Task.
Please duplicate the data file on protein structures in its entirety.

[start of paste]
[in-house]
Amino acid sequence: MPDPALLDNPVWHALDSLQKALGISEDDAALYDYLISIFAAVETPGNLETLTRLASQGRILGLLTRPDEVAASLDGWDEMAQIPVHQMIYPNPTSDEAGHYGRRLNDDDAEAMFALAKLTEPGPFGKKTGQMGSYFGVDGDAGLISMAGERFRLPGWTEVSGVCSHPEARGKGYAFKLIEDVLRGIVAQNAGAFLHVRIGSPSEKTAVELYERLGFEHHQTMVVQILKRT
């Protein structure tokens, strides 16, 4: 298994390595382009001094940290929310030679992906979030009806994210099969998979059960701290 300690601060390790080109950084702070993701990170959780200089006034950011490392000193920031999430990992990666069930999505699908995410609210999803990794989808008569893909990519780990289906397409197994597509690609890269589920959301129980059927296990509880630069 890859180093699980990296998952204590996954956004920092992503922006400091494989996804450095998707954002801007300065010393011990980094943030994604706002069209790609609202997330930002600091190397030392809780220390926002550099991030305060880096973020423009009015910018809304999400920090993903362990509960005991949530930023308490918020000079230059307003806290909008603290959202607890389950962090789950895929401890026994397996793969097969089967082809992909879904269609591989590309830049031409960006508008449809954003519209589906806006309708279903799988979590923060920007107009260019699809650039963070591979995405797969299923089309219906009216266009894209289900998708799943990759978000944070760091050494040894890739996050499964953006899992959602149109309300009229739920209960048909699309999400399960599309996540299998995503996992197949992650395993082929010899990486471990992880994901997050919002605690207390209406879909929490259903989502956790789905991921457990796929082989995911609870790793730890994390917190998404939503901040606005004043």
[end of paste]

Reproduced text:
[in-house]
Amino acid sequence: MPDPALLDNPVWHALDSLQKALGISEDDAALYDYLISIFAAVETPGNLETLTRLASQGRILGLLTRPDEVAASLDGWDEMAQIPVHQMIYPNPTSDEAGHYGRRLNDDDAEAMFALAKLTEPGPFGKKTGQMGSYFGVDGDAGLISMAGERFRLPGWTEVSGVCSHPEARGKGYAFKLIEDVLRGIVAQNAGAFLHVRIGSPSEKTAVELYERLGFEHHQTMVVQILKRT
């Protein structure tokens, strides 16, 4: 298994390595382009001094940290929310030679992906979030009806994210099969998979059960701290 300690601060390790080109950084702070993701990170959780200089006034950011490392000193920031999430990992990666069930999505699908995410609210999803990794989808008569893909990519780990289906397409197994597509690609890269589920959301129980059927296990509880630069 890859180093699980990296998952204590996954956004920092992503922006400091494989996804450095998707954002801007300065010393011990980094943030994604706002069209790609609202997330930002600091190397030392809780220390926002550099991030305060880096973020423009009015910018809304999400920090993903362990509960005991949530930023308490918020000079230059307003806290909008603290959202607890389950962090789950895929401890026994397996793969097969089967082809992909879904269609591989590309830049031409960006508008449809954003519209589906806006309708279903799988979590923060920007107009260019699809650039963070591979995405797969299923089309219906009216266009894209289900998708799943990759978000944070760091050494040894890739996050499964953006899992959602149109309300009229739920209960048909699309999400399960599309996540299998995503996992197949992650395993082929010899990486471990992880994901997050919002605690207390209406879909929490259903989502956790789905991921457990796929082989995911609870790793730890994390917190998404939503901040606005004043």